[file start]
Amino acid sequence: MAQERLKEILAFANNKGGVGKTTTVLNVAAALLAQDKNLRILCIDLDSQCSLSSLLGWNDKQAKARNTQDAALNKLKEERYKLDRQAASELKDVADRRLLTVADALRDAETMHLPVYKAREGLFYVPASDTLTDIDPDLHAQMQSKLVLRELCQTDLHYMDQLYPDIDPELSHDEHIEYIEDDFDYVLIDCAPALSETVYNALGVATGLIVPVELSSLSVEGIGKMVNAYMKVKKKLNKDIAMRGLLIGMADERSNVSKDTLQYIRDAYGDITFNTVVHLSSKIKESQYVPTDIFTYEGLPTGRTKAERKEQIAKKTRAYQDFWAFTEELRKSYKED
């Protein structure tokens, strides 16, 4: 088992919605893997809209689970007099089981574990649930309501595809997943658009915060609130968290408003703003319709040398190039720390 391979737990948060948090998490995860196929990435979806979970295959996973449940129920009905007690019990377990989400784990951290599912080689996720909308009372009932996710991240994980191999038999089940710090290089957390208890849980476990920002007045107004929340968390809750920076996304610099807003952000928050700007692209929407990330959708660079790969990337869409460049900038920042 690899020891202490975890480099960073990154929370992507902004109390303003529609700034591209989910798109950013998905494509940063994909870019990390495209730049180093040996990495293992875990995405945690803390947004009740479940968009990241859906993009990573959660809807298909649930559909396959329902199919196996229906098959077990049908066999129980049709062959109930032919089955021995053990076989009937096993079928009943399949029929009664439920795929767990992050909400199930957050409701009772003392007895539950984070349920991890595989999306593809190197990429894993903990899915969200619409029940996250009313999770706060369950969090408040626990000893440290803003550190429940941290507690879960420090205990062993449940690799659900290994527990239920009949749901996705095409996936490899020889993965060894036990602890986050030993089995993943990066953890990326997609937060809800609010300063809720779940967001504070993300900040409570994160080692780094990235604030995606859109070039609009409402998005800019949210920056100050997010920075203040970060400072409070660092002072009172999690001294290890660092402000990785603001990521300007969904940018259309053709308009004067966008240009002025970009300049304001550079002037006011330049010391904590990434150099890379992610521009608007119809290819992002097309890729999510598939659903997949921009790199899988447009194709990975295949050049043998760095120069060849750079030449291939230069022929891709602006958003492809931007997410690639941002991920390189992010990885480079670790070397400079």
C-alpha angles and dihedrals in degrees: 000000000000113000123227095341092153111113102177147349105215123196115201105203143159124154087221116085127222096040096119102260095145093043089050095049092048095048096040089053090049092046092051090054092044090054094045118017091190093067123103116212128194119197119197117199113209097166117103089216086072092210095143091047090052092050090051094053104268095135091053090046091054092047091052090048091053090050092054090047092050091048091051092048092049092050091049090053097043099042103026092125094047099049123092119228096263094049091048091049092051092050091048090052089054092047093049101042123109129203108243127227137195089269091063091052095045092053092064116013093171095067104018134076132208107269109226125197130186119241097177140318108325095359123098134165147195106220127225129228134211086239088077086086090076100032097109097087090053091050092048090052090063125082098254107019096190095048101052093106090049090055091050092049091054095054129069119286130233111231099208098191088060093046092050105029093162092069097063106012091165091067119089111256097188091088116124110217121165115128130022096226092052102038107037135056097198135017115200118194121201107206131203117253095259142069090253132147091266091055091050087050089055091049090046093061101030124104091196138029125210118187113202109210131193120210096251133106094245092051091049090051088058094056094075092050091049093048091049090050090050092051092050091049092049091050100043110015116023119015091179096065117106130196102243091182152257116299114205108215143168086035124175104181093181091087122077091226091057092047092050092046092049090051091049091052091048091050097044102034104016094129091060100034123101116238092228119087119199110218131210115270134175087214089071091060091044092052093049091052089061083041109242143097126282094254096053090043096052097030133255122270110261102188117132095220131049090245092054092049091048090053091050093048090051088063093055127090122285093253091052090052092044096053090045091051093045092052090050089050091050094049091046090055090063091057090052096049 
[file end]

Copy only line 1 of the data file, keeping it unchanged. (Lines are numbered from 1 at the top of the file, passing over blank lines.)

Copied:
Amino acid sequence: MAQERLKEILAFANNKGGVGKTTTVLNVAAALLAQDKNLRILCIDLDSQCSLSSLLGWNDKQAKARNTQDAALNKLKEERYKLDRQAASELKDVADRRLLTVADALRDAETMHLPVYKAREGLFYVPASDTLTDIDPDLHAQMQSKLVLRELCQTDLHYMDQLYPDIDPELSHDEHIEYIEDDFDYVLIDCAPALSETVYNALGVATGLIVPVELSSLSVEGIGKMVNAYMKVKKKLNKDIAMRGLLIGMADERSNVSKDTLQYIRDAYGDITFNTVVHLSSKIKESQYVPTDIFTYEGLPTGRTKAERKEQIAKKTRAYQDFWAFTEELRKSYKED